Posts tagged ‘outfielder’

Monday: 02.4.2013

Countdown to Spring Training: 18 Days – Allen Craig

Only 18 days until live game action…

With 30 days to go, I started profiling a hitter per day highlighting one from each team. I selected my player of note from each team and then randomized them (which was pretty interesting consider who the final two were after the randomization) so that’s the order I’ll be following.

ALLEN CRAIG

You had to know this was coming.

I mean seriously, who else would I choose for St. Louis? I basically already wrote his Countdown piece back in December, I just didn’t know it yet. So I’m going to rely heavily on that for today’s entry as I don’t need to simply regurgitate what I said there or what I’ve said on Twitter (and elsewhere) since November. Allen Craig is my player in 2013. That much is clear. The wagon is hitched. Next stop: promised land.

I’ve taken him just about everywhere in mocks (missed getting him in just one) so far this winter though it appears I’m driving a relatively full bandwagon. Looking at this ADP data from NFBC provided by Baseball HQ we see that Craig is slotted 53rd overall and while I’ve been taking him higher–I’m actually the 21 that qualifies as Craig’s earliest pick which I did here (Team 10) in a November draft during the Arizona Fall League event by Baseball HQ–usually in the 30s, others have are seeing the upside within The Wrench.

Since I did this write up about two months ago and some of you have likely already read it, I made something for you to still get your daily baseball fix on the day we* officially turn the page from football to baseball.

*I never closed the book personally, I just had both open.

Enjoy:

Sunday: 02.3.2013

Countdown to Spring Training: 19 Days – Adam Jones

Only 19 days until live game action… and many folks officially turn their attention back to baseball tonight after the Super Bowl (Go Niners!)

With 30 days to go, I started profiling a hitter per day highlighting one from each team. I selected my player of note from each team and then randomized them (which was pretty interesting consider who the final two were after the randomization) so that’s the order I’ll be following.

ADAM JONES

I talk often about how we can’t expect linear growth (and I’m hardly the only one) from young players. As exciting as it is to see a big age-22 season as a 380 PA/100 game call-up, we can’t just assume that they’ll take the experience and expound on it the following year as a full-time player. Hell, even if they log 500+ playing 140-something games as a full-time player in that age-22 season, there are still no guarantees that, even with good base skills, they’ll improve the following year.

It just doesn’t happen that way. Sometimes it does and it’s magical, but often we see players experience a series of ups and downs in the early 20s as they amble about like a baby goat trying to establish themselves on firm ground. Regardless of their pedigree coming up, they may bounce around statistically for multiple seasons before finally becoming what we saw in the minors. And of course, they might not ever reach those minor league expectations. Adam Jones fits the former description.

Jones, a supplemental first round pick of the Mariners back in 2003, was a well-regarded prospect landing in the Baseball America Top 100 in both 2006 (64) and 2007 (28). He had a few cups of coffee with the Mariners, but was eventually traded to Baltimore in that huge Erik Bedard trade. His 2008 Oriole debut wasn’t particularly special as he showed just a bit of the power and speed that we’ve now come to expect from him yearly. He’s now headed into what he hopes will be his sixth straight *full* season (500+ PA) and fifth straight of better than league average performance.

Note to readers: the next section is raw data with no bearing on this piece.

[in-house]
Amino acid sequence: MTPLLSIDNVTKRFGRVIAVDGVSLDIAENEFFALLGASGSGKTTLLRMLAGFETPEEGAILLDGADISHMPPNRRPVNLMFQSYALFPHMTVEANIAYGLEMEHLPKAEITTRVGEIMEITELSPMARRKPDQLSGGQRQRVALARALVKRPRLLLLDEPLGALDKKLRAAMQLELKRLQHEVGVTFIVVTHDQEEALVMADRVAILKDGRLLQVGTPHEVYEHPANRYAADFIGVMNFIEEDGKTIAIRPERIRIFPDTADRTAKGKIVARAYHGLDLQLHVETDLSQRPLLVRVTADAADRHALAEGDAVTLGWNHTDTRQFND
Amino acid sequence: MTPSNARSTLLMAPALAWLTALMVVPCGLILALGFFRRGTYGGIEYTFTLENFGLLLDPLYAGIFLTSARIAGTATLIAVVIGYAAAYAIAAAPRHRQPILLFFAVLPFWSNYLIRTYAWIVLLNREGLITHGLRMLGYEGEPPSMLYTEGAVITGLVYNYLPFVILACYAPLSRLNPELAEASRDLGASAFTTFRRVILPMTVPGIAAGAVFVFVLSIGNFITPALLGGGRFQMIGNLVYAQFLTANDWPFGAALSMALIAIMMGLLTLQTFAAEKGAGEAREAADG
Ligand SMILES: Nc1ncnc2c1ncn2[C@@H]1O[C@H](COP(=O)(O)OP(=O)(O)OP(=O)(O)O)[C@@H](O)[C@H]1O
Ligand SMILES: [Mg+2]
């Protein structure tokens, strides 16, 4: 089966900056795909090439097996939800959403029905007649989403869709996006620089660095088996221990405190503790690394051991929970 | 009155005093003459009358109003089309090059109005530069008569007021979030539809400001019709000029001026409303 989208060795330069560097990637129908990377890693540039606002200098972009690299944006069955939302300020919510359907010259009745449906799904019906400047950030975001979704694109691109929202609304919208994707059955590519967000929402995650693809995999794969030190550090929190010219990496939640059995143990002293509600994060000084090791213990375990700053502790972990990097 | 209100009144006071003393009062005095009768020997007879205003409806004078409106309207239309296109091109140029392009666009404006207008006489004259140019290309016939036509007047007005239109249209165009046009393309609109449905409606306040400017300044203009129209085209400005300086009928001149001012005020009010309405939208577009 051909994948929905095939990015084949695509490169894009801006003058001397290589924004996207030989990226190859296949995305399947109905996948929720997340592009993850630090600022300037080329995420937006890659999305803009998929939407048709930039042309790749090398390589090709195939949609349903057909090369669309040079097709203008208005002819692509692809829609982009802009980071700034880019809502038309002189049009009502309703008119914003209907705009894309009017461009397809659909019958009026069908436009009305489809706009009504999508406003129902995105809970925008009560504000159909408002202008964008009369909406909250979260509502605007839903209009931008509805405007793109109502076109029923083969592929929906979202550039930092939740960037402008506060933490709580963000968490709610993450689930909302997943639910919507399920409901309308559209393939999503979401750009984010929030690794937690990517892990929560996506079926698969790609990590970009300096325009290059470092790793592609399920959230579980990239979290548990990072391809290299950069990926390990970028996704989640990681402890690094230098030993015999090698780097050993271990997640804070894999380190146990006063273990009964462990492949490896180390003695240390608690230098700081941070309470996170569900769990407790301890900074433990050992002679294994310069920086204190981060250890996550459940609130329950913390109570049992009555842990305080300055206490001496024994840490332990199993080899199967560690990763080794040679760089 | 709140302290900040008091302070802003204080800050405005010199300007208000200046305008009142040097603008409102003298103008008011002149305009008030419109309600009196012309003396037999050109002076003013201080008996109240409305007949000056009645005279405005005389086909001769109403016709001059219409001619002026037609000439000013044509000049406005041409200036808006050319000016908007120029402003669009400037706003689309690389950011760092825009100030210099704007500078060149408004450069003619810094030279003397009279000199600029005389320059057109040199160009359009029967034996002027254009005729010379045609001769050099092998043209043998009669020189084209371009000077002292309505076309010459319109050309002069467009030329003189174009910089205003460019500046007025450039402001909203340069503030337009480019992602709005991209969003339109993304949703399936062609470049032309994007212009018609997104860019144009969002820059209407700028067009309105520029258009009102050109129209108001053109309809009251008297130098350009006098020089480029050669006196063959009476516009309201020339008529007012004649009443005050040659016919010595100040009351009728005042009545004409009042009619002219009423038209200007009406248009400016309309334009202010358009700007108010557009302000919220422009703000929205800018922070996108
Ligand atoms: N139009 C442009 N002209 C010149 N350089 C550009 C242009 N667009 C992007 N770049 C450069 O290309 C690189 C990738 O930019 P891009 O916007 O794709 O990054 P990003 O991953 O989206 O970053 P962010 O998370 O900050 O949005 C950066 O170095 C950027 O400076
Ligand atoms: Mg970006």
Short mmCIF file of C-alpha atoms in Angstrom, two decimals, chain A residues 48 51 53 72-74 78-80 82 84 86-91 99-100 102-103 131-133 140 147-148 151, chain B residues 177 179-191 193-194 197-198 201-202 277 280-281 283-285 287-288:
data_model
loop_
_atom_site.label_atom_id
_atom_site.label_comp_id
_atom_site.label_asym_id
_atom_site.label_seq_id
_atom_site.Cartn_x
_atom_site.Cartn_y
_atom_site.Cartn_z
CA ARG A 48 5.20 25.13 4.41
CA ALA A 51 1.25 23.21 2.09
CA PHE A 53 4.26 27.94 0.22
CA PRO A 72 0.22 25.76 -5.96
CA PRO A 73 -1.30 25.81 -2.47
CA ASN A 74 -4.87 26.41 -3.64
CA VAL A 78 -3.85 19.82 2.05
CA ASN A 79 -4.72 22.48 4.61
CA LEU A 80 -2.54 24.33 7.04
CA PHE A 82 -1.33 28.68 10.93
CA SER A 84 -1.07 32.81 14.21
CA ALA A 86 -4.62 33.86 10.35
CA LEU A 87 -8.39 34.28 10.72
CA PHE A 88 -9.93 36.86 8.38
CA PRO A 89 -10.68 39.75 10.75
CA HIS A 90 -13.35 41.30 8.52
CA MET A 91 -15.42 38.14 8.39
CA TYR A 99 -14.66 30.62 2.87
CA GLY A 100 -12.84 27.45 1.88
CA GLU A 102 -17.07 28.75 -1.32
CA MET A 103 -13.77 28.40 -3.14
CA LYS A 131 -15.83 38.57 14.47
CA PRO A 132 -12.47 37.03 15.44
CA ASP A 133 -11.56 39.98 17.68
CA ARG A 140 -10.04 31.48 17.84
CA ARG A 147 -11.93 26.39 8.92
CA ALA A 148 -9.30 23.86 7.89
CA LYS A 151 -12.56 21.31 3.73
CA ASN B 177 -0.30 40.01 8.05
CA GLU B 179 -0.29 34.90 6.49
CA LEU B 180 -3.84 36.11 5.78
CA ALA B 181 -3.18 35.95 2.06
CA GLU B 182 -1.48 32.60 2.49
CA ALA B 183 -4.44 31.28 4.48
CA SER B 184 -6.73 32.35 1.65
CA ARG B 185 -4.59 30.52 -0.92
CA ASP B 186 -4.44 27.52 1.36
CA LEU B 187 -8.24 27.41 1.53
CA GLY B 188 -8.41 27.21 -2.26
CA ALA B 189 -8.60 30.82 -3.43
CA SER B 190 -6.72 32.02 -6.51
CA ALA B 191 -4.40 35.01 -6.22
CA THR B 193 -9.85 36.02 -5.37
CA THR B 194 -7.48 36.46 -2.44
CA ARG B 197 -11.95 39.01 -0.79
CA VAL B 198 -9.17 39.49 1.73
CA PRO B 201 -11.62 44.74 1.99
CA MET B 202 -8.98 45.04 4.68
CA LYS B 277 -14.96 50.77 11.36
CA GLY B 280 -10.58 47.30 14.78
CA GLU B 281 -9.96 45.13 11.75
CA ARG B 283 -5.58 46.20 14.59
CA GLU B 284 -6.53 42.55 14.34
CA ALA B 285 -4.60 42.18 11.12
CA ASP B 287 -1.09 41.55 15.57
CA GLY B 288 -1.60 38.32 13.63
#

ajones1

He surged forward in his second full season adding 10 home runs and improving his strikeout and walk rates, all in virtually the same amount of playing time. Despite adding 102 plate appearances the following year his production was essentially static in the counting number while his walk rate plummeted while the strikeout rate ticked back up. He rebounded at age 25 and then took another step forward last year for his best year yet. And depending on how you delineate it, he either just entered his prime or has yet to do so, either way the future is bright.

Is 2012’s power jump for real? The 18.8 percent HR/FB rate isn’t outlandish given his 2009 and 2011 rates. He did a lot of his home run damage in May hitting 10 with a 31.3 percent HR/FB rate, but at the other end of the outlier spectrum he had just a 9.1 HR/FB rate in August when he hit just two home runs so they cancel each other out a bit, though it’s reasonable to say May’s outburst contributed a good bit to his surplus over 2011. Nothing within his profile loudly screams that the 32 home runs were a fluke, though I’d probably land in 25-28 range for a projection. He didn’t hit a ton of flyballs (32.6 percent), but his 21.5 line drive rate offset that a bit.

Jones now has three straight seasons of established performance averaging a .284 batting average, 25 HRs, and 12 SBs, with the latter two categories on the rise year over year. The 2012 season may be the best of his career, but there is legitimate room for improvement given his skills and age especially since we’ve seen him do better with the walk rate in the past. I happen to think he can take another step forward with his batting average and put together a handful of .300+ seasons. It’s not much of a jump from the .280s anyway so I’m not exactly going out on a limb, just outlining something that is a reasonable expectation in the near future. Taking it a step further, a .320 or better season where he contends for a batting title in the near future wouldn’t surprise me at all.

Bet on a big batting average jump before another 32 HR season.